Driver assists are now so advanced, we often take technology that can take care of accelerating, braking, and steering in certain situations for granted. But, according to the Insurance Institute for Highway Safety, these convenient assists are still no substitute for human drivers.
As reported by Automotive News, the IIHS tested the Level 2 driver assistance systems on vehicles from Tesla, Mercedes-Benz, BMW, and Volvo and found that each system has potentially dangerous weaknesses. During four track-based tests, the IIHS discovered weaknesses in Volvo's adaptive cruise control and Tesla’s automated emergency braking systems, relative to competitors from Mercedes and BMW. On-road testing didn’t fare well either, as IIHS found that every vehicle apart from the Tesla Model 3 failed to respond to stopped vehicles ahead. Tesla Model 3, however, displayed overly cautious braking 12 times in 180 miles of testing, with engineers noting that seven of the detected hazards were three shadows on the road.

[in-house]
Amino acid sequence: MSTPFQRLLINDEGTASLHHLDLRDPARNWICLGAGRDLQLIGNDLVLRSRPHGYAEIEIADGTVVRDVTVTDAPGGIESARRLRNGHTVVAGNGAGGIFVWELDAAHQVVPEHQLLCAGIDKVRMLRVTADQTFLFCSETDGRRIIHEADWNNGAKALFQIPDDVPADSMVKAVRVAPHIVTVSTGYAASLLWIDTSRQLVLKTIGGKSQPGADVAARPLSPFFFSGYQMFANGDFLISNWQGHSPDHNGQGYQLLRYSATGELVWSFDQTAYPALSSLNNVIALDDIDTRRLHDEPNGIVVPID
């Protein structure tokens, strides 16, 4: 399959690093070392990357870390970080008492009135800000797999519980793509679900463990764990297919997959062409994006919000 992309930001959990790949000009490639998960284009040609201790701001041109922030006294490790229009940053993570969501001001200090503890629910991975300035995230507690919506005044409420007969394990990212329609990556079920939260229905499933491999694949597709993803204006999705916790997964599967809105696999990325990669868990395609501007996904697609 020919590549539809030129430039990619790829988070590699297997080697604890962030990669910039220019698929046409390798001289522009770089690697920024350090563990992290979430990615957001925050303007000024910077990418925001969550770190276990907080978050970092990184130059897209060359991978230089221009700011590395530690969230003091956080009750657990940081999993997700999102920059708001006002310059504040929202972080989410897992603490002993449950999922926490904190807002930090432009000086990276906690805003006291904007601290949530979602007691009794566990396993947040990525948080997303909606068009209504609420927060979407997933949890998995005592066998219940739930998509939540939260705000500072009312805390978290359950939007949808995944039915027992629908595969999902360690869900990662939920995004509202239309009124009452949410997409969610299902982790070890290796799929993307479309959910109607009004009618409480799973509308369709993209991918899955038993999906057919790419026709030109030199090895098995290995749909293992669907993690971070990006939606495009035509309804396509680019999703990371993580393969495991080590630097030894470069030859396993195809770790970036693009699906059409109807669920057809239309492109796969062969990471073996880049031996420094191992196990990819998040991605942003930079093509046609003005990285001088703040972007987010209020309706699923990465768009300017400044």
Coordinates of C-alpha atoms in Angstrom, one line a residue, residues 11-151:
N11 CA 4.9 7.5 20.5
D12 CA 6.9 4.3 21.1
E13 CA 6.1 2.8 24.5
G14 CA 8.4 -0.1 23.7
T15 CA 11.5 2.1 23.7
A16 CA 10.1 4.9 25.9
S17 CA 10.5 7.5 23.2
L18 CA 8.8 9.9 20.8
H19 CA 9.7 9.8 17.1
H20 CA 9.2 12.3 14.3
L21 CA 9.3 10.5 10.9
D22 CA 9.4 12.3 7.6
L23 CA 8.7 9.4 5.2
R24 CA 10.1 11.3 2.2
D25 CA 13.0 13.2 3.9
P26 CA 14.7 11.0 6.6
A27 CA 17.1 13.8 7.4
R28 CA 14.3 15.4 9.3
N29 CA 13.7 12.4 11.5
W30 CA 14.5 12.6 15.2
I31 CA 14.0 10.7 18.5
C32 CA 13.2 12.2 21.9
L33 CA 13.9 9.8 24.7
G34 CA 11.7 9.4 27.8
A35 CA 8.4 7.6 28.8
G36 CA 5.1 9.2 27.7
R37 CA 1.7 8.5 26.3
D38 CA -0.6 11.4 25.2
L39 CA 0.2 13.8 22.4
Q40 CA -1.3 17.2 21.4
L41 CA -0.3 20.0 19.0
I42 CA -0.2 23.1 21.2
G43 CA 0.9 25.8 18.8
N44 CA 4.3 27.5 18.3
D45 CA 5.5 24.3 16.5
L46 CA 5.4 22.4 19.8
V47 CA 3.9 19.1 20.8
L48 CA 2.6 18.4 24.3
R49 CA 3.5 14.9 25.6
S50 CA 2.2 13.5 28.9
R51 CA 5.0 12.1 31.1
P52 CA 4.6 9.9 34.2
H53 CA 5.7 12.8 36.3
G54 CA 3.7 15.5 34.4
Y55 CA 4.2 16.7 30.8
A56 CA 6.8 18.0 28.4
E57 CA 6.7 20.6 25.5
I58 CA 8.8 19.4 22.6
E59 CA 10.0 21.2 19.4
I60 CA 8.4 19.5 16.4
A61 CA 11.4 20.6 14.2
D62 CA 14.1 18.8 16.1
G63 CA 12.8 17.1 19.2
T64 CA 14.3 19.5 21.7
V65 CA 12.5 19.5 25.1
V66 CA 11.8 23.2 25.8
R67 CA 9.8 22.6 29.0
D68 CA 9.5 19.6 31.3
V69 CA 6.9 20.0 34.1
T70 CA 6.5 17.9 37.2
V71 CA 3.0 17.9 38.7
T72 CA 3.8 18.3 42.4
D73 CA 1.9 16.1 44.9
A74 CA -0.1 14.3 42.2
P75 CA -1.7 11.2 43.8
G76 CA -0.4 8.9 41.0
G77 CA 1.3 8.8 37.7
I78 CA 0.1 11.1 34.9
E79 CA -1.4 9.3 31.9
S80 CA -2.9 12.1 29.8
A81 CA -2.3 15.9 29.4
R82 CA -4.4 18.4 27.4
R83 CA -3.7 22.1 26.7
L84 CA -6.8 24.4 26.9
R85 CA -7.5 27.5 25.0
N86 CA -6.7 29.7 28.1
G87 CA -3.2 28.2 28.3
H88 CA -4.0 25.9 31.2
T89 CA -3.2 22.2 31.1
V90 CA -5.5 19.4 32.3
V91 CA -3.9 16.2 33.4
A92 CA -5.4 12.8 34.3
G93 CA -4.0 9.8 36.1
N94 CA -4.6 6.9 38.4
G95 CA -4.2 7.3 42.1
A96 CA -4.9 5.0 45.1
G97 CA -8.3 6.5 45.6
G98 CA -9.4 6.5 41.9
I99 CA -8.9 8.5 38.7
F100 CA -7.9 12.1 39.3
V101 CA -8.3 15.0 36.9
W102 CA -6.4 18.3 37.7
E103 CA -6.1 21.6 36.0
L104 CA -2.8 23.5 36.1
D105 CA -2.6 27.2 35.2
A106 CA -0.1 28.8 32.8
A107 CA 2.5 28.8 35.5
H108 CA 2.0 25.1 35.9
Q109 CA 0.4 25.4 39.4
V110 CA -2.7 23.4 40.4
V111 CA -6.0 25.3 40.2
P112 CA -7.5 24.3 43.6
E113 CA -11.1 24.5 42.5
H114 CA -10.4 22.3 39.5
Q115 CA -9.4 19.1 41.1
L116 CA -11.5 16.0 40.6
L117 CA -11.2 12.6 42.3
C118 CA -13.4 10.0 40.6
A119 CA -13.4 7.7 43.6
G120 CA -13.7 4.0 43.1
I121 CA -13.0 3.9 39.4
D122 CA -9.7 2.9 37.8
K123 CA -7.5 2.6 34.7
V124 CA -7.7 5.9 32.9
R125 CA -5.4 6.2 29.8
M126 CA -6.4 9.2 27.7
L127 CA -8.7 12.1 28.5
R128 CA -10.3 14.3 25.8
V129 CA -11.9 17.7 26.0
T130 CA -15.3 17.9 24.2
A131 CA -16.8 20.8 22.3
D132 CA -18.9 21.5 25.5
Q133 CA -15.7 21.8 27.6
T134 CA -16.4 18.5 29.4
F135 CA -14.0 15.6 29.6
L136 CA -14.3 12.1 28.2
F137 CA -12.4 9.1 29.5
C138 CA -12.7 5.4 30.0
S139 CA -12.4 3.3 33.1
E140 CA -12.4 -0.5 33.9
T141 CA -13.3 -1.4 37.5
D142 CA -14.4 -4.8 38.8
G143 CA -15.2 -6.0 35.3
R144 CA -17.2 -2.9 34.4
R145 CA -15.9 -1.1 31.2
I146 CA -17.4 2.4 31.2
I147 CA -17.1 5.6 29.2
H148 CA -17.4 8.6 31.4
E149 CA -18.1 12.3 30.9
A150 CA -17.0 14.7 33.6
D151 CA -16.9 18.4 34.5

While testing the effectiveness of active lane-keeping systems, which automatically keep vehicles within lane markings, IIHS also found inconsistent performance in challenging conditions, with Tesla’s Autosteer system faring best.